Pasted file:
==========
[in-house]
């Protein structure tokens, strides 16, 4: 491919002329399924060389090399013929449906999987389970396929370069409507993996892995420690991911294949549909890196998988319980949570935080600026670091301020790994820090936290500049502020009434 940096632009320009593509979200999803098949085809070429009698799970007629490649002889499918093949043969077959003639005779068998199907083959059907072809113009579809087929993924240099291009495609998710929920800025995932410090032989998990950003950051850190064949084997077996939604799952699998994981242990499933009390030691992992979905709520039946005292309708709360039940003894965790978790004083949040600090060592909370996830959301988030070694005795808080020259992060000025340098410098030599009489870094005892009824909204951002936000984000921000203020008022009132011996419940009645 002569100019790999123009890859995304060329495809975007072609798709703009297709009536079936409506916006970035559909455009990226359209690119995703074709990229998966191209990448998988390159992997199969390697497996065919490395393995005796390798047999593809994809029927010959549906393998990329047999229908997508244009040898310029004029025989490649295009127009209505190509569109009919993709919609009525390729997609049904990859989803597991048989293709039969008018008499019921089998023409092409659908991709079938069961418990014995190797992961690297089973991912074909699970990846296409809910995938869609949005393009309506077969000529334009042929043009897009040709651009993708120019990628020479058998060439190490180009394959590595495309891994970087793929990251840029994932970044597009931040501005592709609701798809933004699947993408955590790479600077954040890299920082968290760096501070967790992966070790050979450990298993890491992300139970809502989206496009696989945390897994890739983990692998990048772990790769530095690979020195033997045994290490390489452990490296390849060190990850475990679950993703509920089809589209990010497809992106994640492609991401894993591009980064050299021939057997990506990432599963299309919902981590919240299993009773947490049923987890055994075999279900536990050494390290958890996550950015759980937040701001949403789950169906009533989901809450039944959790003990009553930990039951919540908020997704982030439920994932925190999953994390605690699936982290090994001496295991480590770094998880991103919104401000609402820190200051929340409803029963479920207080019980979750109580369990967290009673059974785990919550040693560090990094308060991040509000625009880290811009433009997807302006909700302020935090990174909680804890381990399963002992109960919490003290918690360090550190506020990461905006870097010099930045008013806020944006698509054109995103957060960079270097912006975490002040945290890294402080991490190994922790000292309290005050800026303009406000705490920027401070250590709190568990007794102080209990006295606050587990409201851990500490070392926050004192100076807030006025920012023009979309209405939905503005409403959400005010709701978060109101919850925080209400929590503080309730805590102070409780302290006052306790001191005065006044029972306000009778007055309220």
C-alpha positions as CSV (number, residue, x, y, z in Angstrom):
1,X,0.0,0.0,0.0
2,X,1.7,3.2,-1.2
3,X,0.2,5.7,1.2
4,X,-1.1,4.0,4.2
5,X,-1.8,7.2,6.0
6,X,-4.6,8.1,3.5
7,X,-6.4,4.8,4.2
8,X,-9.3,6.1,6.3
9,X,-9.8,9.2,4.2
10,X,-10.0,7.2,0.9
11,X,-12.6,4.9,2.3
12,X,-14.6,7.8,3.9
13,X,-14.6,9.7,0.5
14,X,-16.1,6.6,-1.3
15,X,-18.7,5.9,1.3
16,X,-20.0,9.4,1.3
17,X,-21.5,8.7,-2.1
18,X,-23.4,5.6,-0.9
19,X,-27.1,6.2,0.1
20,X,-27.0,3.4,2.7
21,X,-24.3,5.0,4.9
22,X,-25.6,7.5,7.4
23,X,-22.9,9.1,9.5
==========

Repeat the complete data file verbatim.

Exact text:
[in-house]
């Protein structure tokens, strides 16, 4: 491919002329399924060389090399013929449906999987389970396929370069409507993996892995420690991911294949549909890196998988319980949570935080600026670091301020790994820090936290500049502020009434 940096632009320009593509979200999803098949085809070429009698799970007629490649002889499918093949043969077959003639005779068998199907083959059907072809113009579809087929993924240099291009495609998710929920800025995932410090032989998990950003950051850190064949084997077996939604799952699998994981242990499933009390030691992992979905709520039946005292309708709360039940003894965790978790004083949040600090060592909370996830959301988030070694005795808080020259992060000025340098410098030599009489870094005892009824909204951002936000984000921000203020008022009132011996419940009645 002569100019790999123009890859995304060329495809975007072609798709703009297709009536079936409506916006970035559909455009990226359209690119995703074709990229998966191209990448998988390159992997199969390697497996065919490395393995005796390798047999593809994809029927010959549906393998990329047999229908997508244009040898310029004029025989490649295009127009209505190509569109009919993709919609009525390729997609049904990859989803597991048989293709039969008018008499019921089998023409092409659908991709079938069961418990014995190797992961690297089973991912074909699970990846296409809910995938869609949005393009309506077969000529334009042929043009897009040709651009993708120019990628020479058998060439190490180009394959590595495309891994970087793929990251840029994932970044597009931040501005592709609701798809933004699947993408955590790479600077954040890299920082968290760096501070967790992966070790050979450990298993890491992300139970809502989206496009696989945390897994890739983990692998990048772990790769530095690979020195033997045994290490390489452990490296390849060190990850475990679950993703509920089809589209990010497809992106994640492609991401894993591009980064050299021939057997990506990432599963299309919902981590919240299993009773947490049923987890055994075999279900536990050494390290958890996550950015759980937040701001949403789950169906009533989901809450039944959790003990009553930990039951919540908020997704982030439920994932925190999953994390605690699936982290090994001496295991480590770094998880991103919104401000609402820190200051929340409803029963479920207080019980979750109580369990967290009673059974785990919550040693560090990094308060991040509000625009880290811009433009997807302006909700302020935090990174909680804890381990399963002992109960919490003290918690360090550190506020990461905006870097010099930045008013806020944006698509054109995103957060960079270097912006975490002040945290890294402080991490190994922790000292309290005050800026303009406000705490920027401070250590709190568990007794102080209990006295606050587990409201851990500490070392926050004192100076807030006025920012023009979309209405939905503005409403959400005010709701978060109101919850925080209400929590503080309730805590102070409780302290006052306790001191005065006044029972306000009778007055309220």
C-alpha positions as CSV (number, residue, x, y, z in Angstrom):
1,X,0.0,0.0,0.0
2,X,1.7,3.2,-1.2
3,X,0.2,5.7,1.2
4,X,-1.1,4.0,4.2
5,X,-1.8,7.2,6.0
6,X,-4.6,8.1,3.5
7,X,-6.4,4.8,4.2
8,X,-9.3,6.1,6.3
9,X,-9.8,9.2,4.2
10,X,-10.0,7.2,0.9
11,X,-12.6,4.9,2.3
12,X,-14.6,7.8,3.9
13,X,-14.6,9.7,0.5
14,X,-16.1,6.6,-1.3
15,X,-18.7,5.9,1.3
16,X,-20.0,9.4,1.3
17,X,-21.5,8.7,-2.1
18,X,-23.4,5.6,-0.9
19,X,-27.1,6.2,0.1
20,X,-27.0,3.4,2.7
21,X,-24.3,5.0,4.9
22,X,-25.6,7.5,7.4
23,X,-22.9,9.1,9.5